Anne Reilly: Something that became clear to me in the Zoom classroom was how important it was for me as the kind of the leader, the instructor of the class, to be empathetic to specifically and proactively and repeatedly let my students know that this was a tough situation for all of us. So the boundary between teacher and student became more permeable. It became more open. You and I are talking today over Zoom and I can see your house and you can see my house. And that would never happen in the classroom. And so I think there was this, this amazing relationship that could develop when I became more open and even when what I was seeing were little boxes on the Zoom screen, I realized that a lot of that might have been because who knew what was happening to these people who knew where they were going to school from? You know, they didn't all have necessarily the resources that others did. And I had students, I had students logging in from different countries from all over the United States. I had students, I could see them sometimes if they had their cameras on, they were in a car. They were going to work. And we became much more integrated into each other's lives. And I think people became very empathetic. Of course, some did not. And not everybody's the same, but that's something I would like to see for the future, and I would like to think we can build on that. 

Rick Sindt: Yeah, absolutely. Is there anything you hope we leave behind from our pre-pandemic world? 

Anne Reilly: Yeah, it's a great question. Well, I would like to think that we have all become improved versions of ourselves. But I don't think that's the reality. I am an optimistic person, but I'm also a practical person. And even though we have gone through this immense shared experience and it has affected us in many, many different ways. The reality usually is that we kind of fall back into what we were before. So, the person in your office who was a jerk pre-pandemic is probably still a jerk. So, I don't think that will change. I do think though, for those of us that perhaps interact with lots of folks like people in the teaching profession, other people who spend time working directly with people, I think there... We can leave behind some of the not willing to understand that the other person's perspective is different. You know, I think we all got into some really bad habits of thinking everybody was like us and everybody experienced the same thing we did, and I would like to leave that behind. That would be a good thing to leave behind. I would like to, well, I would like to think that people are going to be more tolerant and more accepting. I don't know if that's a possibility in this current very polarized political environment, so I would love to leave that behind. That's going to probably take some time.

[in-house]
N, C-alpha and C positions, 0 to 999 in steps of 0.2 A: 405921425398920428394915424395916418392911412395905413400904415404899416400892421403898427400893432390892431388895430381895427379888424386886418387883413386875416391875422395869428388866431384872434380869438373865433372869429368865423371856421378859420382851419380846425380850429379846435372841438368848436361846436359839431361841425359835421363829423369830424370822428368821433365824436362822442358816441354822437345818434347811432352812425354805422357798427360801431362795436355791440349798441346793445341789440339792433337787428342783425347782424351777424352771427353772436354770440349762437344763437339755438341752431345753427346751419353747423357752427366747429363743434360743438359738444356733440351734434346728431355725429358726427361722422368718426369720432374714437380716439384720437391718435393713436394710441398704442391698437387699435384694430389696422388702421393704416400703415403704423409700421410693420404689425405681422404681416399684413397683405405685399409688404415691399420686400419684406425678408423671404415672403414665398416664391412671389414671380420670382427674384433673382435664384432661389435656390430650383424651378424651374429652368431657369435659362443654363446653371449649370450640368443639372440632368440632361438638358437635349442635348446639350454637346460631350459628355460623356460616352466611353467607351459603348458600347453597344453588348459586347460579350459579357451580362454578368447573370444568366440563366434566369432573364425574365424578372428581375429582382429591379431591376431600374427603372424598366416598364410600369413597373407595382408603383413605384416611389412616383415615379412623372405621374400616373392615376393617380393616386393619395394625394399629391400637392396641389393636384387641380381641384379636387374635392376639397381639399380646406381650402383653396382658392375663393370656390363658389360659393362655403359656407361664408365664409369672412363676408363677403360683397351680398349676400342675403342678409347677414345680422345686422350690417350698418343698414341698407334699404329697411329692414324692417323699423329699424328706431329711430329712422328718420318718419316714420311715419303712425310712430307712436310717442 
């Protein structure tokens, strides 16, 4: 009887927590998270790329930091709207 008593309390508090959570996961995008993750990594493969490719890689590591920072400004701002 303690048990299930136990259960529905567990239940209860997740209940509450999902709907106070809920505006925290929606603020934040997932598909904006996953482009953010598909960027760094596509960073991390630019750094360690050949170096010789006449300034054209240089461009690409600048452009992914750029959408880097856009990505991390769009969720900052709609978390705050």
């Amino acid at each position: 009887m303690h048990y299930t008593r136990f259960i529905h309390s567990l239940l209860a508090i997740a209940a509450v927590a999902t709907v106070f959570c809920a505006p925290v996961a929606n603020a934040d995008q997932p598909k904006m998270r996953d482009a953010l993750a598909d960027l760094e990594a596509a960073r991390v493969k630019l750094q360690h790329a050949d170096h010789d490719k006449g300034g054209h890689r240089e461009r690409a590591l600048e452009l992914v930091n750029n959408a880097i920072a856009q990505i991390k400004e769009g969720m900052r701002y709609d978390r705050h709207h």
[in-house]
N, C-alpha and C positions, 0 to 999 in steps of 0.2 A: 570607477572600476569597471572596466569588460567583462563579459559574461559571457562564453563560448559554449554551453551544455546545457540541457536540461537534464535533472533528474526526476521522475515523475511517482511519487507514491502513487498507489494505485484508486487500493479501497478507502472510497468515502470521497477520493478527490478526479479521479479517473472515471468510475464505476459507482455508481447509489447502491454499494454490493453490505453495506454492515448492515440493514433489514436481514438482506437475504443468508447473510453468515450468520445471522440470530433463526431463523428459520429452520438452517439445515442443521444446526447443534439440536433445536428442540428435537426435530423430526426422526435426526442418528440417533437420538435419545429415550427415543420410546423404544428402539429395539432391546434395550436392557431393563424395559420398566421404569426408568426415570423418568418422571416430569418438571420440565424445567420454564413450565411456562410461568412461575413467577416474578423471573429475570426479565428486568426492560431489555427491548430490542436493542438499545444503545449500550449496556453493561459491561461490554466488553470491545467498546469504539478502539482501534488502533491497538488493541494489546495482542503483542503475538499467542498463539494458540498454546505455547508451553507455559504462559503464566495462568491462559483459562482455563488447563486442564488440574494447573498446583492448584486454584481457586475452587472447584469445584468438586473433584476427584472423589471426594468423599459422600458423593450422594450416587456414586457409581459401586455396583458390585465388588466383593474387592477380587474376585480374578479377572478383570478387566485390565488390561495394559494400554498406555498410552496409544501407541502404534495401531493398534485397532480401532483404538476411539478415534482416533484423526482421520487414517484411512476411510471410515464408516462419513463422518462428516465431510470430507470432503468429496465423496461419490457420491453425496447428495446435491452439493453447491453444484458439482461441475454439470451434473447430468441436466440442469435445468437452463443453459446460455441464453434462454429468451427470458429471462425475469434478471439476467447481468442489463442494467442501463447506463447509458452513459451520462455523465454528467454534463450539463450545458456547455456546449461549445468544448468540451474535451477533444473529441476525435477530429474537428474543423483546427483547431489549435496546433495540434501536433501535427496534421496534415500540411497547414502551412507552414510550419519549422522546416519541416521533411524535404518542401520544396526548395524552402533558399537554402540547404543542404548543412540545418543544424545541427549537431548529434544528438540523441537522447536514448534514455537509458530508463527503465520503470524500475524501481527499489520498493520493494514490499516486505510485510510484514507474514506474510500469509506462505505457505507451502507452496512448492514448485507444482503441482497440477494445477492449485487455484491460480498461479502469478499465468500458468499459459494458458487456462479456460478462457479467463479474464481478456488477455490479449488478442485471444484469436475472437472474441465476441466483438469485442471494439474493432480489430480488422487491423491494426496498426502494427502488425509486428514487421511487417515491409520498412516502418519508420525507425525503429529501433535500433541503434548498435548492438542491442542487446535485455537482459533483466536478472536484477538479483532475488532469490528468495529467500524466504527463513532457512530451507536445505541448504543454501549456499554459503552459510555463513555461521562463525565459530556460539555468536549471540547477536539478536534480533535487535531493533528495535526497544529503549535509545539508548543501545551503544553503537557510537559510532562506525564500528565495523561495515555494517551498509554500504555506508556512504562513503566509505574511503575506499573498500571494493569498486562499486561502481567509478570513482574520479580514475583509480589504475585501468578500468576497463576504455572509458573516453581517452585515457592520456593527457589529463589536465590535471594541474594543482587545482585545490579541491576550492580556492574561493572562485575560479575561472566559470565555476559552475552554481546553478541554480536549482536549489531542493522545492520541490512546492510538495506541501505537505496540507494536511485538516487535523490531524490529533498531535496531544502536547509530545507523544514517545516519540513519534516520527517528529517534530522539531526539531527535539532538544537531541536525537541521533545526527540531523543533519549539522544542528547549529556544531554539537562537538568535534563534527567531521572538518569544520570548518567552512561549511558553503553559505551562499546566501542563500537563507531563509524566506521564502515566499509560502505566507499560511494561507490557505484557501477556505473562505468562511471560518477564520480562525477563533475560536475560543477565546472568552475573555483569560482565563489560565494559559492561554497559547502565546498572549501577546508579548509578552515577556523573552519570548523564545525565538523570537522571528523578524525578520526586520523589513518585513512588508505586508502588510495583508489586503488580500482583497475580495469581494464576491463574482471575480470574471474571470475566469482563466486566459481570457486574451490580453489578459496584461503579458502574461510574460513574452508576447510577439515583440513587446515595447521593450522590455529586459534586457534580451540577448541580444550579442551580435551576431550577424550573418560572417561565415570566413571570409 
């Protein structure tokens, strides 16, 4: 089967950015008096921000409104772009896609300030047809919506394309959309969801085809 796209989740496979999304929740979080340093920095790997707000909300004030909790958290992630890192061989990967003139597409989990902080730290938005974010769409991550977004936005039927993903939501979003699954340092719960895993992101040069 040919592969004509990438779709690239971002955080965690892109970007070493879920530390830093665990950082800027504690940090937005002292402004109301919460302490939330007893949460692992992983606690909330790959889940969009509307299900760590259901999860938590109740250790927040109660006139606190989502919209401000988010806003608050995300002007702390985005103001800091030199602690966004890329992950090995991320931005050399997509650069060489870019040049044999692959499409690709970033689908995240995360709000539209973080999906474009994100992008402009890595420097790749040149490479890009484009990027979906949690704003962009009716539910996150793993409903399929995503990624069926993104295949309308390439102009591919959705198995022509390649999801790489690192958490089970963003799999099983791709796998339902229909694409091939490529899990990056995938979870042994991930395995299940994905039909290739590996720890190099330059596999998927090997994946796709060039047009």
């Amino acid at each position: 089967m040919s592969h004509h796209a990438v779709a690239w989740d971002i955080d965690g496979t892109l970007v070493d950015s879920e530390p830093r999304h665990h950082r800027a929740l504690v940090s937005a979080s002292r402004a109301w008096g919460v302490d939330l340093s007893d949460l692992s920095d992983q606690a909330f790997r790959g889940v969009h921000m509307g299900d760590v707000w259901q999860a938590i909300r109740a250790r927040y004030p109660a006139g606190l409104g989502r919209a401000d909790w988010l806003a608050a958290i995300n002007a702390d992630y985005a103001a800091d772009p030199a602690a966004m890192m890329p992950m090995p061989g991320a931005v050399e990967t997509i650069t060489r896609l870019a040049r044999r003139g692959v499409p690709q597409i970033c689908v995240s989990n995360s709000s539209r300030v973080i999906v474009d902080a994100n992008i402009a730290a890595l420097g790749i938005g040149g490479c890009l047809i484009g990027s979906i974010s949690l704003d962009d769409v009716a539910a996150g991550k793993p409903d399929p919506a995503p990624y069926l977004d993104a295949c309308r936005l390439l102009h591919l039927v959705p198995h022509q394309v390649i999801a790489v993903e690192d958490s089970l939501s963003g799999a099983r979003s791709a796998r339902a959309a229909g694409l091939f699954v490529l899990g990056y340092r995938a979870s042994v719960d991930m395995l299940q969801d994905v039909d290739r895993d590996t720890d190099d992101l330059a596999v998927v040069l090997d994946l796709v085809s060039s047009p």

Rick Sindt: Once again, underneath everything you just said, it seems like the unsaid thing was change is hard. 

Anne Reilly: Yeah. I told you that would be your new mantra, right? 

Rick Sindt: Yeah. We hope for the change that we can leave it behind. But change is hard and there might be some relapses, or we might fall back on it, it might take a little while longer for us to shed what we want to not have anymore. 

Anne Reilly: Yeah, but you know. That's OK. And I think the big issue here is not so much that we probably will fall back a little bit or pick up some of those habits that we got rid of. But as long as we're looking out for that, as long as we are now aware of the danger of that creeping in, we can reassess. Companies do this all the time. They bring in consultants, or they could be internal change agents, and they make changes and everything is ticking along. And then they'll circle back in six months or a year or whatever and see, "Well, how are we doing now?" and that's good. That's a good thing to do that. And so we can certainly do that in our personal lives as well. Something else that I think can be very positive, looking ahead for what the future will hold is a reminder of how powerful recognition and appreciation are in affecting people's response to anything. So recognition in terms of things like "Rick, thank you for putting together these podcasts. I think they are really important and I think they're important, not just because, oh, at Loyola, we like to do things for our students and our alums and all that, but also important because we need to think about important topics." 

Anne Reilly: And sometimes we don't take the time or we don't realize that there's an opportunity here to do that. So recognition, appreciation. Something that I would like to leave behind is the flip side of that. It's so easy to fall into this critical mode. You know, you're doing it wrong. You've got to fix it. And that's something we have to be careful as we go forward into post-pandemic land. We have to be careful that we're not telling people what they're doing wrong all the time. And here's another positive is just remind yourself and your family, people close to you, your colleagues. Look what we coped with. Look what we got through. And speaking for myself, I feel like I called on reserves of strength I did not even know I had. And I think that experience might be true for just about everybody. But you might not think about it. So again, this is something that we can do to support all of ourselves, individually and also at a broader level as we move into this, this new time. This new normal, that's going to be different from the old normal.